MP_Vision_W200Before a leadership team begins its EOS journey, we ask each member of the team to rate the company from 1-10 (with 10 being best) in answer to three questions. The second question is, “How aligned is your organization around the company’s vision and plan?”

The average answer to that question is 4, and it’s not at all unusual for the owner/Visionary to offer a score several points higher than anyone else on the team.

Failpoints for Sharing a Company Vision

After nearly a thousand full-day EOS sessions with the leadership teams of 100 companies, I’ve begun to understand the four root causes of that potentially fatal disconnect between the Vision in your head, and what everyone else in the organization is doing every day.

1) It’s not simple. As your organization grows, it becomes more complex at the same time that you’re rapidly adding people and levels of communication.

Great leaders use a few clear words that make sense to everyone, not lots of words and abstract concepts that create confusion and ambiguity.

2) You don’t all agree. No truly entrepreneurial company lacks vision; the real problem is too often that each member of a leadership team has a slightly different view of where the company is going, and how it plans to get there. The only way to achieve agreement is through discussion, debate and real conflict.

When we’re working with a team to clarify and simplify the company’s vision, we ask eight questions and don’t move on until we hear the sweet sound of agreement. If you and your team haven’t yet had any real conflict around your company vision and plan, it’s highly unlikely your team is 100% on the same page.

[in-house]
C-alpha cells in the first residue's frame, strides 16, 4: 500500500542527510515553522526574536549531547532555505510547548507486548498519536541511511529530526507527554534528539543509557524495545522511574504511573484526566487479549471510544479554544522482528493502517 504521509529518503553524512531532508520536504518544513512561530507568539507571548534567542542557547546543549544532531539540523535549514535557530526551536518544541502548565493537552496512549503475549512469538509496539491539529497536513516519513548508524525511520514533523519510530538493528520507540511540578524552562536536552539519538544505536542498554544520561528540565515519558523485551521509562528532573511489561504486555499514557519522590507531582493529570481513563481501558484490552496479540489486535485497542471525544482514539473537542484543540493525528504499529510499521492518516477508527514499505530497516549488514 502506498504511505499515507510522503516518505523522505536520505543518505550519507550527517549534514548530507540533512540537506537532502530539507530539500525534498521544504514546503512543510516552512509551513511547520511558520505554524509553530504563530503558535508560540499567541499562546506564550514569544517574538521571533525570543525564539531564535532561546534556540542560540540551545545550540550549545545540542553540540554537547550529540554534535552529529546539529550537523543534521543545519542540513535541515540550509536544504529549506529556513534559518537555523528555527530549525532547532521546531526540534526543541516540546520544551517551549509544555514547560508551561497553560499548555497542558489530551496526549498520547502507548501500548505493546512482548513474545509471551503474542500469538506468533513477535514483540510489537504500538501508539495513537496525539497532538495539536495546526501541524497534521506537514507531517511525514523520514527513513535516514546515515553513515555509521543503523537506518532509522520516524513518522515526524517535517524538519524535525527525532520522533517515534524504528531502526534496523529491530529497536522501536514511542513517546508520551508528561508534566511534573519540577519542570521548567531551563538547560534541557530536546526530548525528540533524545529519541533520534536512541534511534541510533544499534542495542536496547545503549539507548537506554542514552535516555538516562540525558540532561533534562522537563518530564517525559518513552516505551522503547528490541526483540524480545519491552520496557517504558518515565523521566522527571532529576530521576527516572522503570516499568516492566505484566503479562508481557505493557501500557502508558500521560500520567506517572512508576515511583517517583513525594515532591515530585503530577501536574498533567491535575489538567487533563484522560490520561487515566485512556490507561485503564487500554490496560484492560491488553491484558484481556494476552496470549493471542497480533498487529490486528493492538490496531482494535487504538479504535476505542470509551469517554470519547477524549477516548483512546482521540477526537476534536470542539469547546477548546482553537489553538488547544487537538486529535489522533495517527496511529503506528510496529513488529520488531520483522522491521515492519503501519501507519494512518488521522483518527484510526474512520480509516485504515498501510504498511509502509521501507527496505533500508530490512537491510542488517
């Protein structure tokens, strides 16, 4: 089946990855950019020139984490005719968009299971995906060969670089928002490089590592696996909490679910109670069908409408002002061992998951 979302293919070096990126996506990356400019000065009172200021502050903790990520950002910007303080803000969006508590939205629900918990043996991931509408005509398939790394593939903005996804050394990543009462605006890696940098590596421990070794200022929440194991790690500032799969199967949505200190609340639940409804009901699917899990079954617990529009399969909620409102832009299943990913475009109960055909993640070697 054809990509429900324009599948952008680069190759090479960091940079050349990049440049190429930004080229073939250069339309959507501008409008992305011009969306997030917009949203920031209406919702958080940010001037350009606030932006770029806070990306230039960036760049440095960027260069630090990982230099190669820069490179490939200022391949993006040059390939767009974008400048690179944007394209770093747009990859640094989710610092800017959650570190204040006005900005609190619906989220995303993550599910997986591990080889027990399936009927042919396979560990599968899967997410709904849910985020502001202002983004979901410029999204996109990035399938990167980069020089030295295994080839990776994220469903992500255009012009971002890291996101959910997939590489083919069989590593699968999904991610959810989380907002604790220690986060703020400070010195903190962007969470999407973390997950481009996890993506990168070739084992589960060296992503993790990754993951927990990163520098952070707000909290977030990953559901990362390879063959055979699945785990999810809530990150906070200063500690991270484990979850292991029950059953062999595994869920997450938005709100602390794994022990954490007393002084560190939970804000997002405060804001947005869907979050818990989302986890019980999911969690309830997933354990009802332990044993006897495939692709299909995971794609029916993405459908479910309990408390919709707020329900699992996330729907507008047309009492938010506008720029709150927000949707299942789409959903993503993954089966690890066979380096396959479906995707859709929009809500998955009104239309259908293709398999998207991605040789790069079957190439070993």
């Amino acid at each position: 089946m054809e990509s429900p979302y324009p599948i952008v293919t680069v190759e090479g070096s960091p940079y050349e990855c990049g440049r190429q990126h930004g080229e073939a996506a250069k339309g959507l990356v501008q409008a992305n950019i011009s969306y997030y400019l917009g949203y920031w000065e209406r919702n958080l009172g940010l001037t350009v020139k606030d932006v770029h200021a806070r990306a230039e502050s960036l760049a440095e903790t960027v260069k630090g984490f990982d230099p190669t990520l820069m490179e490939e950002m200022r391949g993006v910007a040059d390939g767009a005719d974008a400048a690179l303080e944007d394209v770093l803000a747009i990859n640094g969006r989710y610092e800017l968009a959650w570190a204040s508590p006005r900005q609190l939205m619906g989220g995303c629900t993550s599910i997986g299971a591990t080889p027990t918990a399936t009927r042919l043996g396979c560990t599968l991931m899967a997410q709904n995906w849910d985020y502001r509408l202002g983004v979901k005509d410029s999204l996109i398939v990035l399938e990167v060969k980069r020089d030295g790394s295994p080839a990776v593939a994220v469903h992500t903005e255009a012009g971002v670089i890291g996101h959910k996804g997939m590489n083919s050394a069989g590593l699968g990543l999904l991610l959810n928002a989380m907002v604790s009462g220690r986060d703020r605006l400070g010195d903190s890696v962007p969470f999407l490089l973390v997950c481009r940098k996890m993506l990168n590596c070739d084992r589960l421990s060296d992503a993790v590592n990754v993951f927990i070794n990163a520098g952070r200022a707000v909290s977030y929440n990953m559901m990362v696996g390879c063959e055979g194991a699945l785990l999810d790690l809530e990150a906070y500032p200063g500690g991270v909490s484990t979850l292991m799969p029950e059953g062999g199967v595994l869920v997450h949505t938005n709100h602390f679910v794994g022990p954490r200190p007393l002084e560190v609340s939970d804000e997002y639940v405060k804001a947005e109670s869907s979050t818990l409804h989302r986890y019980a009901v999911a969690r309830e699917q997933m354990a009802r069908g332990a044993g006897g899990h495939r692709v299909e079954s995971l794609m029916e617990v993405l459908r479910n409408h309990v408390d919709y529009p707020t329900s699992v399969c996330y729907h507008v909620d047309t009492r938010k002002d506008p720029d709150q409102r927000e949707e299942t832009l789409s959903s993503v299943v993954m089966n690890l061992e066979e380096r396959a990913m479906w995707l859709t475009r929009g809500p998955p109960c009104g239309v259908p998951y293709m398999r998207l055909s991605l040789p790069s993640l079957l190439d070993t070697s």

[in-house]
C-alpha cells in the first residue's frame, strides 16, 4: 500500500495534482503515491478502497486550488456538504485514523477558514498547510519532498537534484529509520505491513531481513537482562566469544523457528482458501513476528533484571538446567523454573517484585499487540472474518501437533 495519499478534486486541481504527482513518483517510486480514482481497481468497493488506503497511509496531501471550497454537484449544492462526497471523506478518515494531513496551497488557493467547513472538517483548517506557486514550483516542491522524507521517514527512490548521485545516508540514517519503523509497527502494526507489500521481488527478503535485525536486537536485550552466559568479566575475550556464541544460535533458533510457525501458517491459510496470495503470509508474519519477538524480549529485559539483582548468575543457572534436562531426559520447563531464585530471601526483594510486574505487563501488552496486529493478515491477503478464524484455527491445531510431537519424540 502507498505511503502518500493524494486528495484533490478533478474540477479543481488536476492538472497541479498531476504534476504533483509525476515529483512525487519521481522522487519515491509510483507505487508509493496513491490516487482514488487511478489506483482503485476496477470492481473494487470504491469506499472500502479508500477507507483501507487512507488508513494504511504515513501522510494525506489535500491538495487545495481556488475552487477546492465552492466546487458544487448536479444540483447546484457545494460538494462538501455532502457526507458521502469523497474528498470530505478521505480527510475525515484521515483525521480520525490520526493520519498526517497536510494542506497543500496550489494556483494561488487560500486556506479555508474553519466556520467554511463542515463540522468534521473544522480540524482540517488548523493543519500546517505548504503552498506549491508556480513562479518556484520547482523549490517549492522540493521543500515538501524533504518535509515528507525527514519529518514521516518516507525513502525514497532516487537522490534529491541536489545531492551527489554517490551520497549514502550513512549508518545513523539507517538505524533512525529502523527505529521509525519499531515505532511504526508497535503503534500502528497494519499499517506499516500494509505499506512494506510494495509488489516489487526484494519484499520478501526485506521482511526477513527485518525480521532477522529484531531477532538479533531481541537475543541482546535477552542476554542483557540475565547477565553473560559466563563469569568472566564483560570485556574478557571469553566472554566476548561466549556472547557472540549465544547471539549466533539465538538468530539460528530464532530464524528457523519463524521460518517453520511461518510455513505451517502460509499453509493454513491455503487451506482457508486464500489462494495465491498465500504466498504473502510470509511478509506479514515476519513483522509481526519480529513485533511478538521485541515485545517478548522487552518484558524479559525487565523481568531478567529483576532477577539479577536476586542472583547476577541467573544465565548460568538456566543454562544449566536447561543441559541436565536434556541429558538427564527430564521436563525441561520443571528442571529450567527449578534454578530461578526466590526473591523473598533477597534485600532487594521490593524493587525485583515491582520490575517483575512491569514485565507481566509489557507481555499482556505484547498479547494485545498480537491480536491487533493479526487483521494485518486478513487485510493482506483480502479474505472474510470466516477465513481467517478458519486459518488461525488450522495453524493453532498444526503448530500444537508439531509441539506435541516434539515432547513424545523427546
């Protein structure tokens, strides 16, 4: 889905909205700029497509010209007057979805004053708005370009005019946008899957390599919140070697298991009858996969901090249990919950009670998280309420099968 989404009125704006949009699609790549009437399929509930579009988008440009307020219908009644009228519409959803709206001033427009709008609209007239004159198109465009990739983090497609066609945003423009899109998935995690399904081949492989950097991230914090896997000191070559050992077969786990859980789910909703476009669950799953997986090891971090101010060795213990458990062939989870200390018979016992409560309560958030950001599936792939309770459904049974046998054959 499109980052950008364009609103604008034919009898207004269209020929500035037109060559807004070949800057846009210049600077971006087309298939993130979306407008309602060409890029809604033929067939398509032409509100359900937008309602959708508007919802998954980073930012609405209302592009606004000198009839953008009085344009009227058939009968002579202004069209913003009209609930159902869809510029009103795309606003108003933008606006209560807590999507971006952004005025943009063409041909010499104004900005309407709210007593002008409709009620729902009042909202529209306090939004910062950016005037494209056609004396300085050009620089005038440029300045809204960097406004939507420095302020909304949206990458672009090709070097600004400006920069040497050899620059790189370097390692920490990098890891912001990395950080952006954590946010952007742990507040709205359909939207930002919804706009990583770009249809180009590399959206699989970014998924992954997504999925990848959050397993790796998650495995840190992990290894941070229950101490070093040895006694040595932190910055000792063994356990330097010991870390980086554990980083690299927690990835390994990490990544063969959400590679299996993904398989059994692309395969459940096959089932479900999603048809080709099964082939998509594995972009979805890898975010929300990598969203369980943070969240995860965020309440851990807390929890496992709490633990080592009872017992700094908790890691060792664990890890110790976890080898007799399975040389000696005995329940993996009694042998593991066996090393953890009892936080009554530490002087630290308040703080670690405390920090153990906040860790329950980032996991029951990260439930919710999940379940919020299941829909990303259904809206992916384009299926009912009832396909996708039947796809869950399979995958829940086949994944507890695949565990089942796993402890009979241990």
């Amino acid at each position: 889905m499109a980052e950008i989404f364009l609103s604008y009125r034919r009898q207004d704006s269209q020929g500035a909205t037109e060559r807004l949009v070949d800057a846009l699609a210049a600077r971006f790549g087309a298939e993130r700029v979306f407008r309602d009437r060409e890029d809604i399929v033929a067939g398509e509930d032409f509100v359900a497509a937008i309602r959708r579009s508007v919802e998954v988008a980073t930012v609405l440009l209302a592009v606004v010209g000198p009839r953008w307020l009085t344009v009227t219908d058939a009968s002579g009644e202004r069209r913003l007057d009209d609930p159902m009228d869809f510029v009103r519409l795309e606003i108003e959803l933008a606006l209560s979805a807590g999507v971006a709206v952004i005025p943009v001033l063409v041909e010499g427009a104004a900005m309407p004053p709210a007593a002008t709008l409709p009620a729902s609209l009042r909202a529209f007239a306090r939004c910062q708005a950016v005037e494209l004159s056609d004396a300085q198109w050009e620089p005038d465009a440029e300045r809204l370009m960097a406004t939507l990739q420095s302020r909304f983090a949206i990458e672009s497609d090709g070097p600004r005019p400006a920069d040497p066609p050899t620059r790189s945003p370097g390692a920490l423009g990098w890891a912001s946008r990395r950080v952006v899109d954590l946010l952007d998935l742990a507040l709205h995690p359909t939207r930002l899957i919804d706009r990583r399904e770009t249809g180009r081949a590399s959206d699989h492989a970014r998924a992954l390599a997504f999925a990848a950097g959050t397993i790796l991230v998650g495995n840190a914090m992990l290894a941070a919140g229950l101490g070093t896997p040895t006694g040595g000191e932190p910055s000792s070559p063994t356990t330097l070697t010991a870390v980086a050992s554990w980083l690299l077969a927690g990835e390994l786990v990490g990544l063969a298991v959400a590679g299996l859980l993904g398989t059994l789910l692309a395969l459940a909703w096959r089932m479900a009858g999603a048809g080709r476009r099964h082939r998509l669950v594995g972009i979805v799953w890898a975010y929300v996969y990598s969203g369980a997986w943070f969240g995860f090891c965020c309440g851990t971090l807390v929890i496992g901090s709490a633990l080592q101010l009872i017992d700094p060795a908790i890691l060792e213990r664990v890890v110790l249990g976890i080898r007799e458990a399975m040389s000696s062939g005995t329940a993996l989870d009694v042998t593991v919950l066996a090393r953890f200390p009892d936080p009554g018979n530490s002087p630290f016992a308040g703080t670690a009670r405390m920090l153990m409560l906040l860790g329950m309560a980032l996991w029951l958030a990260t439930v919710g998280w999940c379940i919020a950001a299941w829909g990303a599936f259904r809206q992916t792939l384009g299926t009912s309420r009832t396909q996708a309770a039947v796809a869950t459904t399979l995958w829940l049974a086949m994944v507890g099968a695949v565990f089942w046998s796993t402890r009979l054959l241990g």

3) It’s not written down. Getting the vision and plan clear in your heads is a major accomplishment, but it’s only a start. The next step is writing it down, using clear, simple words.

Whether or not you use a V/TO is up to you – but you must write it down. That will allow you and your leadership team to come back to the vision and plan regularly (we suggest quarterly) to confirm it or change it, because things change rapidly in an entrepreneurial company.

Once you’re all on the same page (often after resolving some conflict), a written document ensures that you all present the same vision and plan, appearing as one team, with one vision and one voice.

4) You don’t repeat yourself often enough. Humans need to hear something seven times to truly understand and internalize it for the first time. When you get tired of hearing yourself talk about the company’s Core Values, Core Focus, 10-Year Target, etc., then you’re almost doing it enough. Because at the end of the day, a great leader knows her only job is clarifying, simplifying, and achieving the company’s vision through its people. When they don’t know what the vision is, what your plan and priorities are, and how they can help achieve it – you’re just alone, spinning your wheels.

These are four common mistakes. If you’re making one or more of them, there’s no reason to panic – it just means you’re human. It is possible to clarify, simplify, and achieve your vision. It’s possible to instill discipline and accountability throughout the organization, and to ensure everyone is consistently executing on your vision.  Thousands of entrepreneurial companies running on EOS are proving it every day.

More by Mike Paton

Republished with the Publisher's Permission.

Originally published in EOSworldwide.com on July 7, 2016
More by Mike Paton